The Long Beach City Council voted unanimously Tuesday to join other cities and agencies that are opposing a statewide ballot measure that could tighten how state, county and city governments can implement new taxes and fees.
The Taxpayer Protection and Government Accountability Act will be on the November 2024 ballot, and city officials say that it has the potential to shrink the city’s budget by limiting how it assesses fees and fines.
If the measure passes, at the state level, it would require any new tax adopted by the state Legislature to also be put to voters before it could go into effect, rather than giving lawmakers the final say, as was the case with the controversial “gas tax” that was signed into law in 2017.
The changes under the proposed law would require two-thirds of both houses in the state Legislature to approve new taxes and then would need a majority of the state’s voters to also approve it.
Locally, officials say it would require “special taxes,” those dedicated to specific purposes like homelessness, to pass by a two-thirds vote, and cities could face increased scrutiny over fees and fines and would have to prove they’re set at the lowest possible cost. That could open the city to potential lawsuits, officials said.
“That is part of the reason why we’ve been recommending that the city oppose this ballot measure, based on the fact that it would potentially reduce city revenue streams and our local flexibility in terms of dealing with the financing of public services,” said Tyler Bonanno-Curley, the city’s manager of government affairs.
Councilmember Al Austin said this was not a “protection” act and it posed a threat to public safety and the city’s future if it passes.
“This is a real threat to our plans over the next five years, said Councilmember Al Austin. “This infrastructure plan, Elevate 28, it doesn’t happen if this passes.”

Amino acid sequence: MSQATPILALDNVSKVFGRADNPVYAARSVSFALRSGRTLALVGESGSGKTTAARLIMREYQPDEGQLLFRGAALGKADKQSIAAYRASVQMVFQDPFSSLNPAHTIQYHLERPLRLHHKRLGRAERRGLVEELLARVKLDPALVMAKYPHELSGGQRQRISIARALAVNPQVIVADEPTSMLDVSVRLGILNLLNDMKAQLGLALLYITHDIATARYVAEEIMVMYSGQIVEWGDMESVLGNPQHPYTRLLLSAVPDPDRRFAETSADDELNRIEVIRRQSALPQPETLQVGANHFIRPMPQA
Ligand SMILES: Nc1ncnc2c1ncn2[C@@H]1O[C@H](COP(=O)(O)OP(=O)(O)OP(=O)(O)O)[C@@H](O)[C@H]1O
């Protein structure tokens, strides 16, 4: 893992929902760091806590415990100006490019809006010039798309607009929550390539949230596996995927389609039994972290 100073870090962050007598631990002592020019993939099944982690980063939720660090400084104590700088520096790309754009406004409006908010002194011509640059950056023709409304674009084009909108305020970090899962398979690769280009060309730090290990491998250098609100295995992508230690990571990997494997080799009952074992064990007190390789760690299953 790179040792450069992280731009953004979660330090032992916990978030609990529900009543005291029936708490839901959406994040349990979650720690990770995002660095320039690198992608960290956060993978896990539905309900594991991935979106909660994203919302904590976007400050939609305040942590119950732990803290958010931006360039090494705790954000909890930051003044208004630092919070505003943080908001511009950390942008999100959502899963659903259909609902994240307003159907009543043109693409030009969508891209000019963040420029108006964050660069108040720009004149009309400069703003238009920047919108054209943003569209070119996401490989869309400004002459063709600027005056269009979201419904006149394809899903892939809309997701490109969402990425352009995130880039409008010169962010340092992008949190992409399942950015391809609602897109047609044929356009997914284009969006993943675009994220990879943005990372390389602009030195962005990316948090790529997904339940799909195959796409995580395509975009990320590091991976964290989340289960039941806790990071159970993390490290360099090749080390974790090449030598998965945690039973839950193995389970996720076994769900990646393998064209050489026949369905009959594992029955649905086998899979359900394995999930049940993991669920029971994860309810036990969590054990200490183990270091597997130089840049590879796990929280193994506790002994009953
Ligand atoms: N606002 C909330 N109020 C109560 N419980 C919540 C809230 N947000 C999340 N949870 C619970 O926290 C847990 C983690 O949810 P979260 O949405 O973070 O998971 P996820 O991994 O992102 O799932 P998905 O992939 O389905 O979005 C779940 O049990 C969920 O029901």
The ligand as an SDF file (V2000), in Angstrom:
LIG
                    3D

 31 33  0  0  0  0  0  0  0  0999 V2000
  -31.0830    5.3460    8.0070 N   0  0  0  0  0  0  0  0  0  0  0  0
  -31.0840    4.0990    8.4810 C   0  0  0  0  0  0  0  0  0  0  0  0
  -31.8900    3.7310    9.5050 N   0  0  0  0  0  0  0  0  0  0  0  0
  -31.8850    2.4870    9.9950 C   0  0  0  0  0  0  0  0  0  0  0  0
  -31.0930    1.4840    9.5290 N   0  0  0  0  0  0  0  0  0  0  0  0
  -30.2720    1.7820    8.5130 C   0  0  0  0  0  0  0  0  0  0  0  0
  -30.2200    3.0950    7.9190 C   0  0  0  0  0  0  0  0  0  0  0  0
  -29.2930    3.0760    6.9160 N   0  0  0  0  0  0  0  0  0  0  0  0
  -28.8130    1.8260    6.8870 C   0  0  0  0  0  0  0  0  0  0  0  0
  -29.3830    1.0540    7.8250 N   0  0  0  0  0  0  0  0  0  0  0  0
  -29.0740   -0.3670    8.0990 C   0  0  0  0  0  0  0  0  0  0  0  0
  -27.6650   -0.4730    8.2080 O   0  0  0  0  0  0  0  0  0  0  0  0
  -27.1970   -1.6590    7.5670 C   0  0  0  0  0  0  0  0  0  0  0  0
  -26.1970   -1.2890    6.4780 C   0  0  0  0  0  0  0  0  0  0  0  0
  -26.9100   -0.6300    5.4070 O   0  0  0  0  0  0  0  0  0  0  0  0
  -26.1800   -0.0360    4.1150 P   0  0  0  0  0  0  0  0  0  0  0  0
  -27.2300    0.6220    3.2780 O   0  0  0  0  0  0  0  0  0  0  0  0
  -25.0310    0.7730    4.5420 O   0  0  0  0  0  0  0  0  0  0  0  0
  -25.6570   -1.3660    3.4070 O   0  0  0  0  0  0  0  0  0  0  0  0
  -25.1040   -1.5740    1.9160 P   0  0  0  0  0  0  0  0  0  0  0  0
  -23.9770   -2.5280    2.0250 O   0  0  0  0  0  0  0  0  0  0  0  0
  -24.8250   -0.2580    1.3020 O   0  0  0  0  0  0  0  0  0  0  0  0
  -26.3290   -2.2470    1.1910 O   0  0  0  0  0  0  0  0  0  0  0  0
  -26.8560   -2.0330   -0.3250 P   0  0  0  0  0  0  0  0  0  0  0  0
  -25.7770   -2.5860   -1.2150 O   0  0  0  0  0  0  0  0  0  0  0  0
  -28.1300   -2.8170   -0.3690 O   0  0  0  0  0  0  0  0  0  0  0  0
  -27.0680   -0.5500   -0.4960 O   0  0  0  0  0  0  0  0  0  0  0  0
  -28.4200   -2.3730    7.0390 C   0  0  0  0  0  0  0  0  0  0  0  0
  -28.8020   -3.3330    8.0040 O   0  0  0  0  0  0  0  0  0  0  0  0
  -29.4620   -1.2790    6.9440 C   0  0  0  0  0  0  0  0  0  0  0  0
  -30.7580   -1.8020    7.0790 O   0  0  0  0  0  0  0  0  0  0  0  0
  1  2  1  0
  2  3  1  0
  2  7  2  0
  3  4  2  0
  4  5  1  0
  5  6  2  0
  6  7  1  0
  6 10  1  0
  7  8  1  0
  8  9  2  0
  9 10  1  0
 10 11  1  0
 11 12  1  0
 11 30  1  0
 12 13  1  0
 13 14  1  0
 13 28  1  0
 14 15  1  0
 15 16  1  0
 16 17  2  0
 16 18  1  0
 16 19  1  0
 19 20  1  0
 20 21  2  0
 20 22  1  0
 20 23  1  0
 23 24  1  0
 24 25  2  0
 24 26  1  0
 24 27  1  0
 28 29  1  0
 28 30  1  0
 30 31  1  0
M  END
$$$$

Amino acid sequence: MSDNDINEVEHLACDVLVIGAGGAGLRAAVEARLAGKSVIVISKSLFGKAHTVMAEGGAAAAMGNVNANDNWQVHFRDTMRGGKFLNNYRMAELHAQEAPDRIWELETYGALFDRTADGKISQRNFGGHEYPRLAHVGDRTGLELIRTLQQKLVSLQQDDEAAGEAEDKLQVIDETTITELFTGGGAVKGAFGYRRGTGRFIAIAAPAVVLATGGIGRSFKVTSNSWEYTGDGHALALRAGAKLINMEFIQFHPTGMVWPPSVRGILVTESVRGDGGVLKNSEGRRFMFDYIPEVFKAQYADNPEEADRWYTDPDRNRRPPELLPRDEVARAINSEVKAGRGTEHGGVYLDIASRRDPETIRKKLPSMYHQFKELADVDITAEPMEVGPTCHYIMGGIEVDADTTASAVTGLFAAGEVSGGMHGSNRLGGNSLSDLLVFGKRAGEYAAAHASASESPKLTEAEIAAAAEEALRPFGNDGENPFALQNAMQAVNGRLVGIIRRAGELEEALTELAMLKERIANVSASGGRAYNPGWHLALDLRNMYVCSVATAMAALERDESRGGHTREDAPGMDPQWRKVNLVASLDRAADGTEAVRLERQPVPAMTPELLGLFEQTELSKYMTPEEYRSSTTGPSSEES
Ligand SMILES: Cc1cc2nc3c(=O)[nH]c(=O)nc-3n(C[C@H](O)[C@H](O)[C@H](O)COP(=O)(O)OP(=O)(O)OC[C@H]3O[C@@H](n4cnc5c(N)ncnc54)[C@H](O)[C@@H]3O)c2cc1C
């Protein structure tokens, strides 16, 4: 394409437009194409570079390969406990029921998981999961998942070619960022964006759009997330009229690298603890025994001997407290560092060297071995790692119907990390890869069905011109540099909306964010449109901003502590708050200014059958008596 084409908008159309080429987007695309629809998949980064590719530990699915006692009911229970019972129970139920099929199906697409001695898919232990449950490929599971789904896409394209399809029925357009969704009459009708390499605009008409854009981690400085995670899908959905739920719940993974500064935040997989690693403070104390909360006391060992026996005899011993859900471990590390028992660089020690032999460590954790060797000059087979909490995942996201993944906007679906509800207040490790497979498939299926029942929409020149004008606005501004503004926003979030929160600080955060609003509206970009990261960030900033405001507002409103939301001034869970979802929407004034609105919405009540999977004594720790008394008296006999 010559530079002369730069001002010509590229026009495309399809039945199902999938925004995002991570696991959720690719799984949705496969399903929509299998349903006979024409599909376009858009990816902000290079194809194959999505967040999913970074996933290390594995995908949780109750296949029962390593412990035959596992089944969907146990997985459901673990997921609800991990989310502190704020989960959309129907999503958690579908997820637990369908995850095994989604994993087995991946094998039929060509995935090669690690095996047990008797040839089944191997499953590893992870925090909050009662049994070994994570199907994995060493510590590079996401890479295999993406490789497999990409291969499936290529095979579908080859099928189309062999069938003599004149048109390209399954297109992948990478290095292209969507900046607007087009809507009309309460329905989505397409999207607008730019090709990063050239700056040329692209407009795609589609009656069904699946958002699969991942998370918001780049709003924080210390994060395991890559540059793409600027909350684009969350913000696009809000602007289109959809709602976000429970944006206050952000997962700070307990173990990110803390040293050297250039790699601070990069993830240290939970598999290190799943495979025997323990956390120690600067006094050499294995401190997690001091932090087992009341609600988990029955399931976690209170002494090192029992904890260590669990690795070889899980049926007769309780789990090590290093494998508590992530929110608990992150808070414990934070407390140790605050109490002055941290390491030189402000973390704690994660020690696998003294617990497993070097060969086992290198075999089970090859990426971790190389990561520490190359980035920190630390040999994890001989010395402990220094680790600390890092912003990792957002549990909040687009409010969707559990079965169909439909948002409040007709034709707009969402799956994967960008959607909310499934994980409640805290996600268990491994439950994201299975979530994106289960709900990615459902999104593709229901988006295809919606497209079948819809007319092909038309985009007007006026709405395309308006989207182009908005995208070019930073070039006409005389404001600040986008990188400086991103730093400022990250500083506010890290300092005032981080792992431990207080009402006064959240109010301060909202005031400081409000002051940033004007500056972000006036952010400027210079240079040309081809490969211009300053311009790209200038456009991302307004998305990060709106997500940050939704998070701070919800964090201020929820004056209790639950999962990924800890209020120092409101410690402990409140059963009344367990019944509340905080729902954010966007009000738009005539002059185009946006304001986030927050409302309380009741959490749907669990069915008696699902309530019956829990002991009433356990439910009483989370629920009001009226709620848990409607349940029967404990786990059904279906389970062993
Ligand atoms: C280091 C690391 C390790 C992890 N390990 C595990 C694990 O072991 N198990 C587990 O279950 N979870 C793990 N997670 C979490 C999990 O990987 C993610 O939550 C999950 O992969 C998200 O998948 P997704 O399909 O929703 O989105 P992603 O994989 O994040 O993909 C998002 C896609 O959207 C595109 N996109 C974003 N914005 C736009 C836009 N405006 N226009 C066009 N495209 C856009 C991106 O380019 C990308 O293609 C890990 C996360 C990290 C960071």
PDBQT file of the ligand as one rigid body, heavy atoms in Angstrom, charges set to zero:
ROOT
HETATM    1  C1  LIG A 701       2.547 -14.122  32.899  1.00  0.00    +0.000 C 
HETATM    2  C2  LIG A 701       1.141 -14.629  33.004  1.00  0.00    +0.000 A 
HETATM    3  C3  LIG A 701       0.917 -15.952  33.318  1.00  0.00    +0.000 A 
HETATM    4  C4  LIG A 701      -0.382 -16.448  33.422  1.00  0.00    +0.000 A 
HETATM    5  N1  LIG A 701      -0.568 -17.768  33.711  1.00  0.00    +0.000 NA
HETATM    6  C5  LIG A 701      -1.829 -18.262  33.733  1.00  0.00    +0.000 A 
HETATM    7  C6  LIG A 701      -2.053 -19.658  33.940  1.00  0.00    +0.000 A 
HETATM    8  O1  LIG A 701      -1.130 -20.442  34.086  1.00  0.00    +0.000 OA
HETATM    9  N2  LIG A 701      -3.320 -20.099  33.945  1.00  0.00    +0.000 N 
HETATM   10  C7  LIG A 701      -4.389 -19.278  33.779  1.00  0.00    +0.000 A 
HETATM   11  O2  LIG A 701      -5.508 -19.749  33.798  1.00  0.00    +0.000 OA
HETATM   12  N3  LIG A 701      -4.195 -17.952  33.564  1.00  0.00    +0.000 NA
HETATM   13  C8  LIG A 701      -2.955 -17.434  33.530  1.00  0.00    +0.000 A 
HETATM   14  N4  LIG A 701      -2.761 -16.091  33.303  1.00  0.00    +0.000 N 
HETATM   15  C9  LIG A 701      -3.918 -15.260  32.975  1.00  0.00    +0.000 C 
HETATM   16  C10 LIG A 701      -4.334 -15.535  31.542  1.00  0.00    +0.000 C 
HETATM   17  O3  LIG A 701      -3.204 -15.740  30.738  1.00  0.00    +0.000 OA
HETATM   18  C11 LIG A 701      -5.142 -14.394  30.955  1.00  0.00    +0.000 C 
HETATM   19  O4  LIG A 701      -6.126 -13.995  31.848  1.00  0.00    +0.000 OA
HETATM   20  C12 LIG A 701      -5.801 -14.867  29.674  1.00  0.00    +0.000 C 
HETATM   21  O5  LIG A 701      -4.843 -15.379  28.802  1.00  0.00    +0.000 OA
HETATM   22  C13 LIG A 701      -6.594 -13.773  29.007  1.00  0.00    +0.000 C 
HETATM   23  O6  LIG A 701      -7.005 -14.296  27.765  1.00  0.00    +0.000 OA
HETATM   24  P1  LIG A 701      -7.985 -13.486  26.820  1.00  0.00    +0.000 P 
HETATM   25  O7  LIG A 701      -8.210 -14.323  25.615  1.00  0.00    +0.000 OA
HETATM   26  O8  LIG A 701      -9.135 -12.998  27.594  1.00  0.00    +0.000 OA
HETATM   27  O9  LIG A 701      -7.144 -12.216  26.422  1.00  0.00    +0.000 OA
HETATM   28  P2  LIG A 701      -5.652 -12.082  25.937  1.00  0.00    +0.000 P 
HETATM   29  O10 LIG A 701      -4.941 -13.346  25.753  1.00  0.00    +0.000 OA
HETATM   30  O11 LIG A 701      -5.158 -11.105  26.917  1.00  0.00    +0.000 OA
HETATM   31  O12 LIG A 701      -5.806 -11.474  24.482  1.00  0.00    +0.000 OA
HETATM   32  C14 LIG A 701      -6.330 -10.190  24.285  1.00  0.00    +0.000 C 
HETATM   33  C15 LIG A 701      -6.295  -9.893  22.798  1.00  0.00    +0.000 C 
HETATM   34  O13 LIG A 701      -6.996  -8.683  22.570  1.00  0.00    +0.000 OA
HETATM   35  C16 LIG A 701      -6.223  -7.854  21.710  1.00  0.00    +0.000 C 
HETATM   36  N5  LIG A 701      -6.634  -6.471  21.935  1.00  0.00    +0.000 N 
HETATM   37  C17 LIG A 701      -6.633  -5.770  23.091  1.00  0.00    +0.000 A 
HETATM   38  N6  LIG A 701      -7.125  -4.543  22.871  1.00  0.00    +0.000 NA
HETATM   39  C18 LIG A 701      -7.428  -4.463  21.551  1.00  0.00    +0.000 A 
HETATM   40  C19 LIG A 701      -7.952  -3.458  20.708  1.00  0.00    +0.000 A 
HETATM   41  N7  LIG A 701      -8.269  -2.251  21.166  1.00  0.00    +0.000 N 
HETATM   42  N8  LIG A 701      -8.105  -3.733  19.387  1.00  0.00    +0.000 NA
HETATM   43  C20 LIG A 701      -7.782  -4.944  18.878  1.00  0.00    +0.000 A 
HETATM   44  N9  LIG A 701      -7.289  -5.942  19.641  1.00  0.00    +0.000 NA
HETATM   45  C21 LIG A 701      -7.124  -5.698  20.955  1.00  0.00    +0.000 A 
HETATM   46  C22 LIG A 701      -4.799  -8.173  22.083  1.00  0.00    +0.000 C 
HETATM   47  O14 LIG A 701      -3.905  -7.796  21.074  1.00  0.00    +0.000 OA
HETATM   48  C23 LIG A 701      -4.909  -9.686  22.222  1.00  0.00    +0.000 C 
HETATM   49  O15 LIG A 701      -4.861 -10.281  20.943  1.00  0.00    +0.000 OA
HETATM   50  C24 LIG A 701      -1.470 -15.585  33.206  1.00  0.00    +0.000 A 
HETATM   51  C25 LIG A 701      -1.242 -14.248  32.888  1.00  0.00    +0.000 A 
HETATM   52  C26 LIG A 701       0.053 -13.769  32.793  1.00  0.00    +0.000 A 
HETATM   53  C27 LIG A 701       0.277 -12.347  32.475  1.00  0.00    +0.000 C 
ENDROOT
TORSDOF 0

The proposed budget revealed earlier this month featured the “Elevate 28” investment plan, which includes a slew of new projects the city hopes to complete in advance of the 2028 Olympics.
The plan—along with the five-year infrastructure plan revealed last year that totals nearly $750 million, which is projected to be funded by state, county and city funds—could be in jeopardy if the ballot measure succeeds.
Mayor Rex Richardson said opposing the bill was a “no-brainer.”
“I think local governments have had an expanded role over time, and it’s been very difficult to sustain our operations, and we have to be able to have flexibility,” Richardson said. “I think this is yet another attack on our ability to fund basic services, and this is not the right time given the challenges that Long Beach has coming down.”
Long Beach is facing budget deficits in the coming years that could total $38.6 million over the next three years, according to the city’s most recent estimates. During that time, the city could have to deal with the loss of oil revenue, which has propped up the city’s annual spending plans by providing tens of millions of dollars that the city uses to pay for services and projects along the coast.
Voters will also get to decide how fast the city’s oil production phases out in 2024. While the city has projected that oil production will end by 2035 in Long Beach, Senate Bill 1137, which is on the November ballot as a referendum vote, could accelerate that.
The bill created 3,200-foot health and safety buffers from new oil production, and the city has previously said that over half of its wells are in those buffer zones. If the referendum vote fails and SB 1137 is upheld by voters, Long Beach has projected that it could cost the city as much as $20 million per year.